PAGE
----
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Anthony Fauci Refuses To Say Whether Mass Protests Should Be Limited To Stop Coronavirus Spread

Dr. Anthony Fauci dodged questions Friday on whether he would recommend states place limits on mass protesting as they have with churches and funerals.


Dr. Anthony Fauci who leads the National Institute of Allergy and Infectious Diseases dodged questions Friday on whether he would recommend states place limits on mass protesting just as they have with churches and funerals to curb the spread of the novel Wuhan coronavirus.

“Do protests increase the spread of the virus?” Ohio Republican Congressman Jim Jordan asked plainly during a House hearing of the special select committee investigating the Trump administration’s pandemic response.

“I think I can make a general statement,” Fauci responded. “Crowding together, particularly when you’re not wearing a mask contributes to the spread of the virus.”

When Jordan asked the question again, Fauci appeared confused.

“I’m not sure what you mean.”

When Jordan repeated the question for a third time, Fauci called the question irrelevant.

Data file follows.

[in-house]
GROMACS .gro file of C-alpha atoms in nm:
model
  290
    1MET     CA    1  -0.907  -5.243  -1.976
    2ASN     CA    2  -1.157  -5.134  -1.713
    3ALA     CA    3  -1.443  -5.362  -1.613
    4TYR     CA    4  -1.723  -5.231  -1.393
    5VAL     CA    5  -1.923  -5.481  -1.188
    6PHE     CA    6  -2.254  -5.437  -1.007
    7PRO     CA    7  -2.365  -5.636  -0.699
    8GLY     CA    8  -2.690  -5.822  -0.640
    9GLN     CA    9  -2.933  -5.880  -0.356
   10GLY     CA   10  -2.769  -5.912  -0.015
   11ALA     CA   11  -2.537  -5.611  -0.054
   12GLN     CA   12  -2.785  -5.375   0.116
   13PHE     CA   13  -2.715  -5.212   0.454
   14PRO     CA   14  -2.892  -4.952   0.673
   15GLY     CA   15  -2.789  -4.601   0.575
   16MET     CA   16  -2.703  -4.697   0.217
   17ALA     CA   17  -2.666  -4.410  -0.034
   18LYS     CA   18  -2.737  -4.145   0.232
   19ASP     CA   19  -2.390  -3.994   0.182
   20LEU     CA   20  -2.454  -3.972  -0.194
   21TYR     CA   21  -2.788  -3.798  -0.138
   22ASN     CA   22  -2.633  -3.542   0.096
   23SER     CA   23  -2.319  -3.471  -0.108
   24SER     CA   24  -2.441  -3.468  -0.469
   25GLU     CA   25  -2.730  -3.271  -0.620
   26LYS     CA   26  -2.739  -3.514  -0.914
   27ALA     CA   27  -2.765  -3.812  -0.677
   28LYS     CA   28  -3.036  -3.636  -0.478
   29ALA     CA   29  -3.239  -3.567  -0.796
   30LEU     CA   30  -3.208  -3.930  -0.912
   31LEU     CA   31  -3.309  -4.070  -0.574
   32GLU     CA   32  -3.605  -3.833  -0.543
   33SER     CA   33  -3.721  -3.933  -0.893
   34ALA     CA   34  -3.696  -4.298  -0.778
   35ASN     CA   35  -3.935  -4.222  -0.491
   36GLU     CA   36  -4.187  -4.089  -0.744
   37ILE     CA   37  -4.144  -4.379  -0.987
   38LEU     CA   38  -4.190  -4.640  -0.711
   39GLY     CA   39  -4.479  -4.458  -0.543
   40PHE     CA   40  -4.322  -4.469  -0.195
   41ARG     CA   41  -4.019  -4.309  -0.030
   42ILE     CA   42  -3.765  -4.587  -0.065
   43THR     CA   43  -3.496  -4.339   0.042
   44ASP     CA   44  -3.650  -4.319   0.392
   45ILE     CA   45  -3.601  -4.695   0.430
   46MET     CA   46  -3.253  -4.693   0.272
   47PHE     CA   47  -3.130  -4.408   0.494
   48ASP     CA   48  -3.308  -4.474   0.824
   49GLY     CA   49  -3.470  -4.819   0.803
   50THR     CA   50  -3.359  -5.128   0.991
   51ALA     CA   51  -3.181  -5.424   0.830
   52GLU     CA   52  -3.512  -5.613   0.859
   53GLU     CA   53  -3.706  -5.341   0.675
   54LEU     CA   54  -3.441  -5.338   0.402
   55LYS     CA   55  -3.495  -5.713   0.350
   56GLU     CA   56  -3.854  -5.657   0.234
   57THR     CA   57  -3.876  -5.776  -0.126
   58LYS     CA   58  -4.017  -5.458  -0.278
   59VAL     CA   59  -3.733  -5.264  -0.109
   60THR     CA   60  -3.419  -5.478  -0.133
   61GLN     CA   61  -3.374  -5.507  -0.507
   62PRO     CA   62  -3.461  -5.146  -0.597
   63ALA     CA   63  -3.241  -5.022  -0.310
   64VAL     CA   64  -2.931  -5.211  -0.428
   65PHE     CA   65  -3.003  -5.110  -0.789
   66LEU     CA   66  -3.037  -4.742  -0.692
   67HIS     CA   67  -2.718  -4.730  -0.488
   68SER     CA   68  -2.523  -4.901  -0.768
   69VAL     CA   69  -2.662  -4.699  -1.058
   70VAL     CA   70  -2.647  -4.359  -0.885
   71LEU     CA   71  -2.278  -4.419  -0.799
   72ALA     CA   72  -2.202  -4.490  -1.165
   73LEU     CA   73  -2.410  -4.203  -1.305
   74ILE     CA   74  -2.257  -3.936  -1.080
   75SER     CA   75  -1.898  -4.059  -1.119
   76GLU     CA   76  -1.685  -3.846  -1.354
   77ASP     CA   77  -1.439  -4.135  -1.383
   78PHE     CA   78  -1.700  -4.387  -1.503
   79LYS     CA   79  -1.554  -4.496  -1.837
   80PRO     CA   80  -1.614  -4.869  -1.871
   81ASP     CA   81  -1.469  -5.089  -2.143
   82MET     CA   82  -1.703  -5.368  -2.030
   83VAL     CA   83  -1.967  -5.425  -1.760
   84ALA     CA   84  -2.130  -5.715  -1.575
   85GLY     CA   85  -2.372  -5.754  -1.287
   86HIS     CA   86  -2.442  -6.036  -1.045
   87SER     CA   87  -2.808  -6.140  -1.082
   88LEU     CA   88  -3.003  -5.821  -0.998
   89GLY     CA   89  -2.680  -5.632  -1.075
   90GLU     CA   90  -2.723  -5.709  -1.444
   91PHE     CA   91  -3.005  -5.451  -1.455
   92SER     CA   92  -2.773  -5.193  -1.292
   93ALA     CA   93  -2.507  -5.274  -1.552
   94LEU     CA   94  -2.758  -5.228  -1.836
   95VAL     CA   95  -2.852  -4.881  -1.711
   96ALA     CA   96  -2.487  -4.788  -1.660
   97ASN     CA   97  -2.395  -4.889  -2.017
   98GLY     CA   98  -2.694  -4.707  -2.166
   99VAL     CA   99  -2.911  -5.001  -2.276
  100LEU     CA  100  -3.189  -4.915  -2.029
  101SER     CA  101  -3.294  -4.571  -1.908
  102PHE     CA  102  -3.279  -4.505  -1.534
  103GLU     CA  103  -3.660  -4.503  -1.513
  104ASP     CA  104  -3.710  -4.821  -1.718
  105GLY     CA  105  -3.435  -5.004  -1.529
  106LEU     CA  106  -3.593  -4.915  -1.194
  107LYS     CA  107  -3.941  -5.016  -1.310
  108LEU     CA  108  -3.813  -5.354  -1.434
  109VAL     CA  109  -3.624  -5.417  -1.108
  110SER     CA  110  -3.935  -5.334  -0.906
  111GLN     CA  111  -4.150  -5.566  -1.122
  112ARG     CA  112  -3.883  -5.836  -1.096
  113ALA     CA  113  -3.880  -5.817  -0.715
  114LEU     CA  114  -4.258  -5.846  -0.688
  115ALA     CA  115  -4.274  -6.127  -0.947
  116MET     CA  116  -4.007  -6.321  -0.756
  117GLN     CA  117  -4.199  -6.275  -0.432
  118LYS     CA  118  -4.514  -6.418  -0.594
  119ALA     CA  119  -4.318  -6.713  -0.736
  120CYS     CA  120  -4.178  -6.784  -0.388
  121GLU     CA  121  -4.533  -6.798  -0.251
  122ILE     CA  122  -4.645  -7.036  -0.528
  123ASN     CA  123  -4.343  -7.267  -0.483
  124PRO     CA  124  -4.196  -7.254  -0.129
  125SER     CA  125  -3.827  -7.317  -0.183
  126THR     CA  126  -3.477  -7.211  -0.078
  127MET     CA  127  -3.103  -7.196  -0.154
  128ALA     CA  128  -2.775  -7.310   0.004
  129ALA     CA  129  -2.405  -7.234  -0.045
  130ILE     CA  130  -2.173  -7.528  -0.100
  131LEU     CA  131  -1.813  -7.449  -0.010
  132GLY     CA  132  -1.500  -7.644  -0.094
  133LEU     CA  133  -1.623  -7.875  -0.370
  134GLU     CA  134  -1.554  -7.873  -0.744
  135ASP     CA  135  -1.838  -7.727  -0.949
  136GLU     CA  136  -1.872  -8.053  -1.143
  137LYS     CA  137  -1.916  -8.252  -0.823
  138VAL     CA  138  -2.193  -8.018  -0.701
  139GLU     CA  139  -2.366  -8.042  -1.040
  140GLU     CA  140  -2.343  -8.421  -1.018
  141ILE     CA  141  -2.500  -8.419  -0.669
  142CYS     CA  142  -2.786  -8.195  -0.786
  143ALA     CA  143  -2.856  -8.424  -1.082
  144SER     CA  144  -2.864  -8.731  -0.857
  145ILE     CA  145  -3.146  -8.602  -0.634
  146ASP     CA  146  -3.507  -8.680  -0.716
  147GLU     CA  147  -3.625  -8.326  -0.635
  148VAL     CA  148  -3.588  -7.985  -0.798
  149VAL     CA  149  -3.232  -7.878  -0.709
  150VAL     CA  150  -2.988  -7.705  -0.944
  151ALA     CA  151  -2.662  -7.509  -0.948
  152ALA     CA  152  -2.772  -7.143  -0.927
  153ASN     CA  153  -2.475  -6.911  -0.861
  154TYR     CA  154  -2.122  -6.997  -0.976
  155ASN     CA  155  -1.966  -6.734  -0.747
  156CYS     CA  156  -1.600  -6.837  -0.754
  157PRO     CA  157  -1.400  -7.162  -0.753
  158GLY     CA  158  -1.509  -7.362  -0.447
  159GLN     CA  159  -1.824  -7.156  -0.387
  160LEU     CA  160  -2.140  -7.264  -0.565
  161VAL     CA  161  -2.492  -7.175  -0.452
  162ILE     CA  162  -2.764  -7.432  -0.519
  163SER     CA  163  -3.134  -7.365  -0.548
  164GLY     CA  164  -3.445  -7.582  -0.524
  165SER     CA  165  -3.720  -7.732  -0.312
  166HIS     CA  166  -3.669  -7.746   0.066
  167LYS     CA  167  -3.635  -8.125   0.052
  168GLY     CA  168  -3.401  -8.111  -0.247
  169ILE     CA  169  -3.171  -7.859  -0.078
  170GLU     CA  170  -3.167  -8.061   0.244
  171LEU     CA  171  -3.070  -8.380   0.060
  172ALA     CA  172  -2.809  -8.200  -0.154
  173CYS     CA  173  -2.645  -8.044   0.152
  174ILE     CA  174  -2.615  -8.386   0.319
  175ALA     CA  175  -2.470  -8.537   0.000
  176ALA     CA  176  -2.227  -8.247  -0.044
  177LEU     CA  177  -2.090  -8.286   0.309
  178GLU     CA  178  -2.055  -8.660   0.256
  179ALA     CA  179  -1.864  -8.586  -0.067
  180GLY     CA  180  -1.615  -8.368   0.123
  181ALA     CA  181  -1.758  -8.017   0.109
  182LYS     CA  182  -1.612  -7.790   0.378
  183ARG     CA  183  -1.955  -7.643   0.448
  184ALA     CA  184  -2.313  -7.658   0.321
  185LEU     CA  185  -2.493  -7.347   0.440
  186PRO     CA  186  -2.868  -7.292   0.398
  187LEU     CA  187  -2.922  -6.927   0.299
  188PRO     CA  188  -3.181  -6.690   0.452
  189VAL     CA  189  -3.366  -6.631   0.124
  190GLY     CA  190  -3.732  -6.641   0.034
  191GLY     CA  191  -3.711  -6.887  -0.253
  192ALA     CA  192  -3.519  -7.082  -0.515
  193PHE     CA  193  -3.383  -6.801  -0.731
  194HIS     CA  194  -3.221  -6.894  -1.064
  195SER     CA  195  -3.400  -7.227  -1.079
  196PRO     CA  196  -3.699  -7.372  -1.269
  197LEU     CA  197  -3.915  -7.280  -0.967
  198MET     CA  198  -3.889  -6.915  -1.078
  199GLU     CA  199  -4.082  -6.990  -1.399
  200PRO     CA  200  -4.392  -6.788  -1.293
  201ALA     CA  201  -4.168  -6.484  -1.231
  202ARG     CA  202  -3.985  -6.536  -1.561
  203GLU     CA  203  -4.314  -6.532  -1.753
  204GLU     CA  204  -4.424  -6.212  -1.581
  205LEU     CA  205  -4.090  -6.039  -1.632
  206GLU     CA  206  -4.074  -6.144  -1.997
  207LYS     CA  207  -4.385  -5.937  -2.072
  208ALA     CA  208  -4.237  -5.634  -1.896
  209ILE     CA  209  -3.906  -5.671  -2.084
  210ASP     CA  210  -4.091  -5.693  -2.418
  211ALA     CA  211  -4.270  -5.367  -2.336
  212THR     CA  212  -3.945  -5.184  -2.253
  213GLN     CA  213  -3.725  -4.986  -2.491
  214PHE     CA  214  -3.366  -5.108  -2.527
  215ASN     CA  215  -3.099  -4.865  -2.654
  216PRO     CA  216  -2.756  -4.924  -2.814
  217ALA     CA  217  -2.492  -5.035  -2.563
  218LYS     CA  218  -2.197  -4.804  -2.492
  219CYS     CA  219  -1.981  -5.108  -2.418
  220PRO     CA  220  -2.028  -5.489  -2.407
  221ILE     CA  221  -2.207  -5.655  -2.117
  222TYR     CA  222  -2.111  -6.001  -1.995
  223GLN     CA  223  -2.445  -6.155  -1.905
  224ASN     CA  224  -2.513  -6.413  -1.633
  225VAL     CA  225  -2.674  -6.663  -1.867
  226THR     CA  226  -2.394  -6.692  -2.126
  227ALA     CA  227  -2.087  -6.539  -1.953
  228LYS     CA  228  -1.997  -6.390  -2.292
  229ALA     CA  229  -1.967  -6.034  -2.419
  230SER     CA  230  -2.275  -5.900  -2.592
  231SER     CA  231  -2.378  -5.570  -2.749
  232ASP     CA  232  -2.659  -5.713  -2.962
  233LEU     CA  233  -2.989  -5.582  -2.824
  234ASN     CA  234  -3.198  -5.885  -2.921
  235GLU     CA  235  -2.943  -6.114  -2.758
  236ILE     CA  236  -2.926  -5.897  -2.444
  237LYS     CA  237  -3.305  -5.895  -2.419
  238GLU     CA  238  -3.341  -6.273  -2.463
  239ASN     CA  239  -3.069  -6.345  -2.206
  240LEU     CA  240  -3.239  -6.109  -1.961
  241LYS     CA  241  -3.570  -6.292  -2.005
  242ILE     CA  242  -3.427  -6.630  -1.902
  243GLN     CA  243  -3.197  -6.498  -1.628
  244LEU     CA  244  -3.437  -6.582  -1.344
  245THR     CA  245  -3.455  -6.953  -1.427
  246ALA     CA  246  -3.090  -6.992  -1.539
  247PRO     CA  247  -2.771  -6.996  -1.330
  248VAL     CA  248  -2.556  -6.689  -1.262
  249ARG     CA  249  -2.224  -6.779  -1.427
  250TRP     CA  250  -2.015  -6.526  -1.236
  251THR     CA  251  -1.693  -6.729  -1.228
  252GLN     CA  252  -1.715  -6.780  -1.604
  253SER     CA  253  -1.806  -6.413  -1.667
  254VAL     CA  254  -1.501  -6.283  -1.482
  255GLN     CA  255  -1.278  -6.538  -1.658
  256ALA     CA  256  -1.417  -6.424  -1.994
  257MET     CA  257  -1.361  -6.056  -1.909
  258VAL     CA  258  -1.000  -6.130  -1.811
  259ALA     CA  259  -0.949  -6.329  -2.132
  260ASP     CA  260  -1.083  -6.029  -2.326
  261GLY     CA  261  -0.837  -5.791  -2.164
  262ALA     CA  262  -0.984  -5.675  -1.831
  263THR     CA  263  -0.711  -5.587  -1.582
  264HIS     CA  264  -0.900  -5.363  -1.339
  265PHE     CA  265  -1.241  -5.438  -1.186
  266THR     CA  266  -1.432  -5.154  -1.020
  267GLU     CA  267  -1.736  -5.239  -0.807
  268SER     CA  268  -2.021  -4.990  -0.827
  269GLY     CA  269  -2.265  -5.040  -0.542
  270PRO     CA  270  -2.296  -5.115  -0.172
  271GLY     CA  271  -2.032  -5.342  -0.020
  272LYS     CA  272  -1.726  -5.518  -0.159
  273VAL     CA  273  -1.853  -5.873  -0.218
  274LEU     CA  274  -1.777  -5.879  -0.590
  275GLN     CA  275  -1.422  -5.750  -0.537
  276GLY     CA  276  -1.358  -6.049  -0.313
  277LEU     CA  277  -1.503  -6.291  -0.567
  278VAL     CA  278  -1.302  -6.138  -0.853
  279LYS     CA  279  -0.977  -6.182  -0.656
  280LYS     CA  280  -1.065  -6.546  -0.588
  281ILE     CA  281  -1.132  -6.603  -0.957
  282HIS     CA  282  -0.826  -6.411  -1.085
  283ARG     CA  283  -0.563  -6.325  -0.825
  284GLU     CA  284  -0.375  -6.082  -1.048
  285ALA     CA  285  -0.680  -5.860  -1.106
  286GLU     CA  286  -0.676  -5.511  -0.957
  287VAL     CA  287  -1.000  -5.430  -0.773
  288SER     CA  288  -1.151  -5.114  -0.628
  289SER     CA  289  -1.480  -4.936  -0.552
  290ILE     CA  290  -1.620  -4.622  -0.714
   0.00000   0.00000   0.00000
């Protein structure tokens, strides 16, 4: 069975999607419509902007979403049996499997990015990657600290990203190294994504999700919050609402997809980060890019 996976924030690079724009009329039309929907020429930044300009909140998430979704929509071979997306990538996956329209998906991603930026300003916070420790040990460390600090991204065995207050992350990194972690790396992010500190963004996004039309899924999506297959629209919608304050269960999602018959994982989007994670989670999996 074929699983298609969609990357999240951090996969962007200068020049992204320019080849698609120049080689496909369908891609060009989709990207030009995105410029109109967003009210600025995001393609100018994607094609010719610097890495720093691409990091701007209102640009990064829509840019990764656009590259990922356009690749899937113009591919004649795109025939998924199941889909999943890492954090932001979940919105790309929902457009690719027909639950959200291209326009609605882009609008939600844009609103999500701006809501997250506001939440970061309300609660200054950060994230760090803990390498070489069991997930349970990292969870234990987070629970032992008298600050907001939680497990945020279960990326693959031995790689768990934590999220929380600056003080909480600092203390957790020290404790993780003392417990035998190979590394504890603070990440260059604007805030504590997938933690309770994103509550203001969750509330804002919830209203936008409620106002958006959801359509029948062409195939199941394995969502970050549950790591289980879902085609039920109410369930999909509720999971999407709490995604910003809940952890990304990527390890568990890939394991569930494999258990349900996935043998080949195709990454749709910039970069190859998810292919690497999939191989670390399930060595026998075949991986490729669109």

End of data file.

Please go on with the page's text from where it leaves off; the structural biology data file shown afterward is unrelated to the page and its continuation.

“I don’t think that’s relevant,” Fauci said. “I’m not in a position to determine what the government can do in a forceful way.”

“Well you make all kinds of recommendations,” Jordan said. “I’m just asking you should we try to limit the protesting.”

While Fauci had previously called the protesting “risky,” the White House’s top official guiding the federal response to the coronavirus pandmeic refused to answer in the affirmative and continued to assert his reluctance to “opine on limiting anything.”

Fauci however, has consistently been a proponent of state lockdowns closing small businesses and placing bans on church gatherings as the nation deals with the Chinese virus.

“I don’t understand why that’s not happening,” Fauci said on CNN of several states refraining from implementing statewide stay-home orders in April. “If you look at what’s going on in this country, I just don’t understand why we’re not doing that. We really should be.”

And while Fauci wasn’t a signatory of the June letter signed by more than 1,000 medial experts declaring racial inequality worse than the virus that’s killed more than 152,000 people as of this writing, Fauci has blamed “systemic racism,” for wreaking a disproportionate impact on the black community.

“Obviously the African-American community has suffered from racism for a very, very long period of time and I cannot imagine that that has not contributed to the conditions that they find themselves in economically and otherwise,” Fauci said in testimony before the House Energy and Commerce Committee.